By Raquel Kanner
The Science Research program has had a monumental year thus far, receiving numerous awards and honors from various prestigious institutions and organizations. All students enrolled in this course are extremely talented and passionate about their research, and Brent Perlman is no exception. Brent’s research focused on the question that has crossed everyone’s mind at some point: can humans conduct photosynthesis? Essentially, by manipulating a pre-existing relationship between the human cells and isolated chloroplasts, which are the photosynthesis-conducting components of plant cells, Brent was able to induce photosynthesis in human cells for the first time.
Recently, Brent was a finalist in the Regeneron Science Talent Search, a prestigious science competition that receives over 2,000 submissions every year. Out of these 2,000 entries, 40 young scientists are named as finalists and present their work in Washington D.C. to compete for many different awards. Earlier in March, Brent placed seventh in the competition, earning him a $70,000 scholarship to use towards his education. Whether in the science research room, at competitions, or presenting his work to a multitude of judges in D.C., Brent is a force to be reckoned with, and he continues to raise the bar for ASR students in the future. I sat down with Brent to ask him questions about his experience as a Regeneron finalist, and his study, as well as the future for his research.
How did you feel when you were named as one of the 40 finalists as well as when you placed seventh place overall in the Regeneron Science Talent Search?
I was beyond excited. It was so thrilling to know that I was recognized by such a prestigious institution and competition, but also to know that I had such an amazing experience with the other 39 finalists, all of which were all amazing. Being named as a finalist and placing was such an honor and truly life-changing.
Explain your week in Washington, D.C. where you earned this title.
The first two to three days consisted of random interviews, meaning that we were in a hotel, and there were five different rounds of interviews with different judges. These judges could ask us anything in the field of science; it could be computer science, physics, biology, chemistry, and more. After those five interviews came to an end, we had another day of interviews, known as the project interview. In this interview, we essentially presented our poster to many different judges, all coming from many different scientific backgrounds. Once all of that was over, we had a public session, where we were able to present our work to the public. During the rest of our week in Washington, we got to tour our nation’s capital. We went to such amazing places, such as the National Institute of Health, the Capitol Building, and we even did a monument tour.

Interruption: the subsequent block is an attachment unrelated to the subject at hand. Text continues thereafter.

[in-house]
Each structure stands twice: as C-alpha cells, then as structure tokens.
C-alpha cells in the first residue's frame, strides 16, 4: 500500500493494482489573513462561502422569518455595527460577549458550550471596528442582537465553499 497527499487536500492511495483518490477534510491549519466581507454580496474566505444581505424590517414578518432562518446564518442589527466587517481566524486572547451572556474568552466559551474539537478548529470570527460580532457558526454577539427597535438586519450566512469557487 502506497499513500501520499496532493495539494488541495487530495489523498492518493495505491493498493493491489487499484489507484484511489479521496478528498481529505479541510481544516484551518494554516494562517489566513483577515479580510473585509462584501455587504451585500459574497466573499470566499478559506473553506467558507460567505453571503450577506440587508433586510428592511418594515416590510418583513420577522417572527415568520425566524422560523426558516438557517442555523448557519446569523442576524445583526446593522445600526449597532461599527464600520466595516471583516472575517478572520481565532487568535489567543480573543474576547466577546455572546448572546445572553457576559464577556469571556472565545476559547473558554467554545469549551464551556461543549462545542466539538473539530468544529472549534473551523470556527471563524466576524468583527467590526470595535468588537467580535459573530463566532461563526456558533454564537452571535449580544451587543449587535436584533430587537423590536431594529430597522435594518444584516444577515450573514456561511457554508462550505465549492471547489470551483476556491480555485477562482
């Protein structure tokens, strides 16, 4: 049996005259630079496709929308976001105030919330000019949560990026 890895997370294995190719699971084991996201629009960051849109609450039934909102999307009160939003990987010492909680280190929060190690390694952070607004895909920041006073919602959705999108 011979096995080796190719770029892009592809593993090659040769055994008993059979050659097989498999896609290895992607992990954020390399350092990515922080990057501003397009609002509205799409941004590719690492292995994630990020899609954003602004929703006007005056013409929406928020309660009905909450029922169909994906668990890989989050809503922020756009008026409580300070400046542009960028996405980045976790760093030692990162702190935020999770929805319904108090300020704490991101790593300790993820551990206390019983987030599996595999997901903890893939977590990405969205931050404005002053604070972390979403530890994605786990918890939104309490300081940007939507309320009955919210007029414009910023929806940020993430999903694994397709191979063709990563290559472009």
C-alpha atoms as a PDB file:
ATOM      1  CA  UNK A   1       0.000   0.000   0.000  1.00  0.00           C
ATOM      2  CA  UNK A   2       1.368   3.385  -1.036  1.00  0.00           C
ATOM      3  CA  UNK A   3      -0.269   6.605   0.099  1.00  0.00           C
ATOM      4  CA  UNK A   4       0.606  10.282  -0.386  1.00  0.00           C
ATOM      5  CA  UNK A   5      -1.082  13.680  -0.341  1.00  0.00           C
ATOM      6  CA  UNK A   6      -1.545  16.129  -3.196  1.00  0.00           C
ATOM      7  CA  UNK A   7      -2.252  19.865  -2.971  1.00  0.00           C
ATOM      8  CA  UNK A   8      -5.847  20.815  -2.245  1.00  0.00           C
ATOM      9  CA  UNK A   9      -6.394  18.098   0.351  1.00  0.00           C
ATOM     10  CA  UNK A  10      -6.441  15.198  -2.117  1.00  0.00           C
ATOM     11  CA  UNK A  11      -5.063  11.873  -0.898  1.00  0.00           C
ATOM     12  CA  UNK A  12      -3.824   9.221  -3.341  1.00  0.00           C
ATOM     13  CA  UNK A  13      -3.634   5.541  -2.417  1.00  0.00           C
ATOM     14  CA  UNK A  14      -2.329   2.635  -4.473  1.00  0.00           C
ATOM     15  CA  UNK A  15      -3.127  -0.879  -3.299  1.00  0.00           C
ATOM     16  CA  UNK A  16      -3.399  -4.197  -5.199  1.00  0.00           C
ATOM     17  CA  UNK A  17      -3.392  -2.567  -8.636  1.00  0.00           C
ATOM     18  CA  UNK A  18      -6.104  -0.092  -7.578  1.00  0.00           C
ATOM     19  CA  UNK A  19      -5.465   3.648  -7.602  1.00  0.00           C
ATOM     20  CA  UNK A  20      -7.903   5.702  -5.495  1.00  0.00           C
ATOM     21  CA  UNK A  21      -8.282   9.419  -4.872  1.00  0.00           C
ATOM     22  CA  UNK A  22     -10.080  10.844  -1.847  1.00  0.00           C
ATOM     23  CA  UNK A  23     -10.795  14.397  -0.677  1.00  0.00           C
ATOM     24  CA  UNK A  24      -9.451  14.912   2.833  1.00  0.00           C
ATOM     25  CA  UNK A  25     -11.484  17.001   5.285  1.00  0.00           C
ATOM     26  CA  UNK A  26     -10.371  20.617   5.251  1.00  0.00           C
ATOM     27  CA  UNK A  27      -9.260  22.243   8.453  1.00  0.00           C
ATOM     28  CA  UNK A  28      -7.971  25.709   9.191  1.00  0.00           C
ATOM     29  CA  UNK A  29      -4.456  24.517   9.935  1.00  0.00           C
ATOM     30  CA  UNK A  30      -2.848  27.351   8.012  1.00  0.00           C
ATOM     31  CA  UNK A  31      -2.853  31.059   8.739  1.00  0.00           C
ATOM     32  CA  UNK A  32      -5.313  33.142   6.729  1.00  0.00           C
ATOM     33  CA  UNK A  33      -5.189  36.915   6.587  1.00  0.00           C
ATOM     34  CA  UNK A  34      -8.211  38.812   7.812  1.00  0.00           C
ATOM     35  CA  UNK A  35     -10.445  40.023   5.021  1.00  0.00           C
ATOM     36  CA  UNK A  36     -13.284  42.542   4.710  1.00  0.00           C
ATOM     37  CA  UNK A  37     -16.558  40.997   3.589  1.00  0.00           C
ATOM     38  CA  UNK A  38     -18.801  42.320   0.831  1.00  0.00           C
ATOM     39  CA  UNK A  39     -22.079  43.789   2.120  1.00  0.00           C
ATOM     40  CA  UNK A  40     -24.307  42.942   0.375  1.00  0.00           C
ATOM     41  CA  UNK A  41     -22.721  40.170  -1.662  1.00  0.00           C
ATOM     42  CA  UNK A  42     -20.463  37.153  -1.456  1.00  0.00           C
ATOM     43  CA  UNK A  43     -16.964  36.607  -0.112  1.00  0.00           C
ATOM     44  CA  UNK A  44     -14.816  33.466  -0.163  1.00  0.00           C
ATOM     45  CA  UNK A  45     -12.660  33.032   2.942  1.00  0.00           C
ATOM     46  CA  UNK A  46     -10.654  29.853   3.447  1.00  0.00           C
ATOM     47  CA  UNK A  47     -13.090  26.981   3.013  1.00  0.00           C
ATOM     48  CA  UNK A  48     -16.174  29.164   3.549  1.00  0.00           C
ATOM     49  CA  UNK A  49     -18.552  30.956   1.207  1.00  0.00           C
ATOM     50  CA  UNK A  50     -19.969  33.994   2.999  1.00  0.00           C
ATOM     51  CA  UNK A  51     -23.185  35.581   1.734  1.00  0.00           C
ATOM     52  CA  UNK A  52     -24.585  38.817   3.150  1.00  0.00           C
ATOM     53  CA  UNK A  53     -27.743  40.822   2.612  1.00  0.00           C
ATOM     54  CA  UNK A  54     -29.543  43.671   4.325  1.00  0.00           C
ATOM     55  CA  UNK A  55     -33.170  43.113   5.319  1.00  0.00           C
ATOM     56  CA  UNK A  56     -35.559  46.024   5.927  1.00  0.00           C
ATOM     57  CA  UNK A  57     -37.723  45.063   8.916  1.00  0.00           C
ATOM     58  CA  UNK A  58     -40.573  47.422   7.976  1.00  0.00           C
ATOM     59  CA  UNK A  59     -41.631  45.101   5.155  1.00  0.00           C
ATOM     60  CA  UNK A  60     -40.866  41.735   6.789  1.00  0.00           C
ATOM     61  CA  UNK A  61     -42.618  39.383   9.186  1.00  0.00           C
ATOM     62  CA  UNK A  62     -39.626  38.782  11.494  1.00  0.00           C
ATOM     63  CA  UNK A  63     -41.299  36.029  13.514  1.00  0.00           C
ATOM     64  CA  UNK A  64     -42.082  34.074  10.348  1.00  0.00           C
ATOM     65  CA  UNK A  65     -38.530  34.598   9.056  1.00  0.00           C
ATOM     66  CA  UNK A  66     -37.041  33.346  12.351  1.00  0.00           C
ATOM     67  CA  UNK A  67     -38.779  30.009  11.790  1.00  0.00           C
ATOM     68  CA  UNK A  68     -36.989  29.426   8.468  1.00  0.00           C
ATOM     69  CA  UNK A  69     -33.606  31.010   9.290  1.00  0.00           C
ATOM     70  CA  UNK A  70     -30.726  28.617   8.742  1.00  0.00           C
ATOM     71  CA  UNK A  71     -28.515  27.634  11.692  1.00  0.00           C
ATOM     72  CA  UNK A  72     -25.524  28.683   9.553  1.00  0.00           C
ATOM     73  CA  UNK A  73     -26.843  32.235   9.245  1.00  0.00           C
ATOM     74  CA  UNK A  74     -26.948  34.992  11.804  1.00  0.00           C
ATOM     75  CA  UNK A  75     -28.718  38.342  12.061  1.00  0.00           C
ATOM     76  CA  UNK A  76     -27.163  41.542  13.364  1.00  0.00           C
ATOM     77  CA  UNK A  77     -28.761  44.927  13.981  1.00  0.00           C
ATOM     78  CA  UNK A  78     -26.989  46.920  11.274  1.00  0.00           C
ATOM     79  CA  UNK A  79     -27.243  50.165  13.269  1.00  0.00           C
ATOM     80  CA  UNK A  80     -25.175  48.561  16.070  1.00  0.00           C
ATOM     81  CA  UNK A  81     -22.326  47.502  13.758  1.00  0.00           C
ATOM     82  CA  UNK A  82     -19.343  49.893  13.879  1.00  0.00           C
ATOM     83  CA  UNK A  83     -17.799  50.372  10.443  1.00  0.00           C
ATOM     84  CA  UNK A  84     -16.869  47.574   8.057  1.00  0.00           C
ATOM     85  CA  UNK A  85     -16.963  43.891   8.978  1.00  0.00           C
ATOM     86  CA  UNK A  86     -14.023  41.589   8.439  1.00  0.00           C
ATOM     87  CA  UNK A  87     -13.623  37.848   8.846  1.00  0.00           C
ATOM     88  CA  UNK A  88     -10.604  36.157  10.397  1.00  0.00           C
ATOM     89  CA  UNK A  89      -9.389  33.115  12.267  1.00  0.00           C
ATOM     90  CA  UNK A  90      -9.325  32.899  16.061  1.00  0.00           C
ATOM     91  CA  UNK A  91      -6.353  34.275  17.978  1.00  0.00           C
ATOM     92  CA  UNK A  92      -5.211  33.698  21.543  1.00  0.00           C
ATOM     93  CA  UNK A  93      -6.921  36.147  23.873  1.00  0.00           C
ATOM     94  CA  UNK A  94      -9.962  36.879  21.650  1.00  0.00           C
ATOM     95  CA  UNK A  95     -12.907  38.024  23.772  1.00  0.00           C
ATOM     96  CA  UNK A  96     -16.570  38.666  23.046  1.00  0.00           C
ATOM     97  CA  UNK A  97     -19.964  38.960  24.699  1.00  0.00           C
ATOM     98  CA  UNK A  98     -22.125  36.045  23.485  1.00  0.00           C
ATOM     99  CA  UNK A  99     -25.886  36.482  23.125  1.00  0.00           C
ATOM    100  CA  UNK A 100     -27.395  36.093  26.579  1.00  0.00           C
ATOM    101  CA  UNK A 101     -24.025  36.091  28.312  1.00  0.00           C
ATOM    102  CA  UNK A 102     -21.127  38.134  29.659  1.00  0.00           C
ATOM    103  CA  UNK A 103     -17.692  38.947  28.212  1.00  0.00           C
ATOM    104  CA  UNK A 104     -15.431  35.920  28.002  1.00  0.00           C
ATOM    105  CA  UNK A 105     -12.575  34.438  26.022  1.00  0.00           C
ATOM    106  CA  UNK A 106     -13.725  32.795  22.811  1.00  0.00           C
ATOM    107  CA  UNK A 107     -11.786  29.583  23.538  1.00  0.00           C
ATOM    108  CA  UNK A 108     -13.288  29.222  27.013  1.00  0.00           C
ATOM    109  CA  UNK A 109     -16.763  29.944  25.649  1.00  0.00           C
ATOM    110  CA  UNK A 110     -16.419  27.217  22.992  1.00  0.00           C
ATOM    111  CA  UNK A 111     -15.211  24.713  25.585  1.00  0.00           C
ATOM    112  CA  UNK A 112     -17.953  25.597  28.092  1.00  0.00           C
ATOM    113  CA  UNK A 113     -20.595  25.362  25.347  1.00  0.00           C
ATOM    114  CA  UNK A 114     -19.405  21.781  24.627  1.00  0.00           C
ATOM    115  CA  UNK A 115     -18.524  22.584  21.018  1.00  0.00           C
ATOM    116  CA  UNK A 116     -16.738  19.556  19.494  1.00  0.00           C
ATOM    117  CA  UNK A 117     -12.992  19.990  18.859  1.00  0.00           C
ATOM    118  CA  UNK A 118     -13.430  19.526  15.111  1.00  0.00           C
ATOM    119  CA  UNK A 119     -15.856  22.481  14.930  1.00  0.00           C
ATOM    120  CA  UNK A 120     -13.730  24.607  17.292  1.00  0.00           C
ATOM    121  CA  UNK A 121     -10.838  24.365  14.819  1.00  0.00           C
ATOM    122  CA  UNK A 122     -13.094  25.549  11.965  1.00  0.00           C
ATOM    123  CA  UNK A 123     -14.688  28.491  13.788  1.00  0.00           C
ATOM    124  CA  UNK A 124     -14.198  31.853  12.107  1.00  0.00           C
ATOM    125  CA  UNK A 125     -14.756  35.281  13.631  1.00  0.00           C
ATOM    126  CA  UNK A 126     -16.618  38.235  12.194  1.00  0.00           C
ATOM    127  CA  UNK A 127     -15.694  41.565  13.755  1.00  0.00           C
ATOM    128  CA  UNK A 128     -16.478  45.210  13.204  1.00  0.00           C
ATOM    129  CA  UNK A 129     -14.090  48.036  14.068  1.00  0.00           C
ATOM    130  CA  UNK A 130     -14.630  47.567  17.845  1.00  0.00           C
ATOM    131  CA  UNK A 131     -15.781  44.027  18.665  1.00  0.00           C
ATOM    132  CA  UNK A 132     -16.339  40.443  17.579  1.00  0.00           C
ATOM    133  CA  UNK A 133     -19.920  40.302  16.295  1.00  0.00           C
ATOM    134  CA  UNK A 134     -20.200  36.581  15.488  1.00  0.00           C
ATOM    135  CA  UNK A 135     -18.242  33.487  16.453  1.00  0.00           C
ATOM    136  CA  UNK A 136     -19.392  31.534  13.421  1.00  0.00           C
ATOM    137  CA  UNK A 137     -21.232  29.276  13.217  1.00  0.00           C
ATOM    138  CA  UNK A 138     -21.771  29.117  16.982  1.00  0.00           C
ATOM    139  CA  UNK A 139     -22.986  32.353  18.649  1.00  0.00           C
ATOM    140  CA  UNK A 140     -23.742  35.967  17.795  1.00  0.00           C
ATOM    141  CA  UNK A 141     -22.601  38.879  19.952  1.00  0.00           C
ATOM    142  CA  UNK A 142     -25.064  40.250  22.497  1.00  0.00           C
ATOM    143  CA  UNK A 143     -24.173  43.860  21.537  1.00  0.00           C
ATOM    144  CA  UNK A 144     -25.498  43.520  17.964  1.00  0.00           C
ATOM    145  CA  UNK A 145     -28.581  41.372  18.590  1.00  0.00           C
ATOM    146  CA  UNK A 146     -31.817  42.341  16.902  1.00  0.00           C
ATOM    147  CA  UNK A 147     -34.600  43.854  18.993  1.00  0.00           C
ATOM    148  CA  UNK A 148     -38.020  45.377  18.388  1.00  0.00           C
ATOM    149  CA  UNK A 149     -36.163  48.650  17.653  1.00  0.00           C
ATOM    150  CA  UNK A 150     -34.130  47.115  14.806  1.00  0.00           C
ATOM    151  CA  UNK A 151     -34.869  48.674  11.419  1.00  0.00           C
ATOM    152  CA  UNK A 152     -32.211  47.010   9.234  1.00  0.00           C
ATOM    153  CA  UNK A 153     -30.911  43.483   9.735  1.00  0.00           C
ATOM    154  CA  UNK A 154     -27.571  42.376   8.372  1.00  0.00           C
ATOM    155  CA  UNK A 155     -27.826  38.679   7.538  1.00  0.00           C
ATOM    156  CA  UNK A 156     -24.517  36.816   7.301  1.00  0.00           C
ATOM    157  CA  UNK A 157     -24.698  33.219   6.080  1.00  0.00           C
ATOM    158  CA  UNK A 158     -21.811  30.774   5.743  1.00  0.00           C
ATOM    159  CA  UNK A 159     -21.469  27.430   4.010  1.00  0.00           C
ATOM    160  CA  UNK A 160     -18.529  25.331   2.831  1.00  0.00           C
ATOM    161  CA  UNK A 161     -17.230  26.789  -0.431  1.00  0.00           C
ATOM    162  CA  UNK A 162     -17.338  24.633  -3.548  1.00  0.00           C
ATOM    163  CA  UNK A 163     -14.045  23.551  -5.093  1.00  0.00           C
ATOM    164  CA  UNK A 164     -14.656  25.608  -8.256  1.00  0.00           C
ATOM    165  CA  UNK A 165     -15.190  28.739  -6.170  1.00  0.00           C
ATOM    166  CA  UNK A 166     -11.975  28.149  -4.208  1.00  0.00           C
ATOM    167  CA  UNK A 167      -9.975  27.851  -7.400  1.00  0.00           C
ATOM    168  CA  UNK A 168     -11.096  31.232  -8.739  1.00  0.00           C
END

For those who do not know about your research, can you give a brief explanation of what you did?
My work broadly dealt with photosynthesis, which is the process by which plants use energy from the sun to produce oxygen and sugar from carbon dioxide and water. I was able to induce photosynthesis in human cells for the first time by manipulating a pre-existing relationship between the human cells and isolated chloroplasts, which are the photosynthesis-conducting components of plant cells. My research currently has applications in the treatment of heart attack, stroke, cancer, the expedition of wound healing, in the production of low cost drugs, such as insulin, in vivo, or in a person’s body in real time, and even in the creation of the first tissue-engineered organs, such as a heart in a lab.
Where did your inspiration for your topic come from?
I guess a lot of people could say they always had the question regarding why humans cannot photosynthesize in the back of their head when they learn about photosynthesis in seventh-grade biology. How I actually came across human photosynthesis was a little bit more circuitous. I was initially looking into heart attacks and ways that we can try and improve a patient’s life after they have a heart attack. I started to look into mitochondria, partly because they play a large role in heart failure, and it is often overlooked. From looking at mitochondria, I read several journal articles and eventually branched out to chloroplasts and then human photosynthesis.
What’s next for your research? What do you hope for?
I plan to continue my research over the next few years in college, and I hope that other labs and other researchers who have heard about my work try to apply my findings in their own fields because it is the only way the true therapeutic benefits of my work can be realized. I also think there need to be many more studies that confirm my results before we go out and say definitively that human cells can conduct photosynthesis.
Brent undeniably has a bright future ahead of him, and this is just the beginning of his scientific journey. As Brent said, “it is our job as the next generation of leaders to innovate and revolutionize previously stagnant fields of science and change the world. Don’t let anyone tell you that your ideas are the naive dreams of an inexperienced high school student; if something hasn’t been done before, work hard enough and you might just be the next big thing.”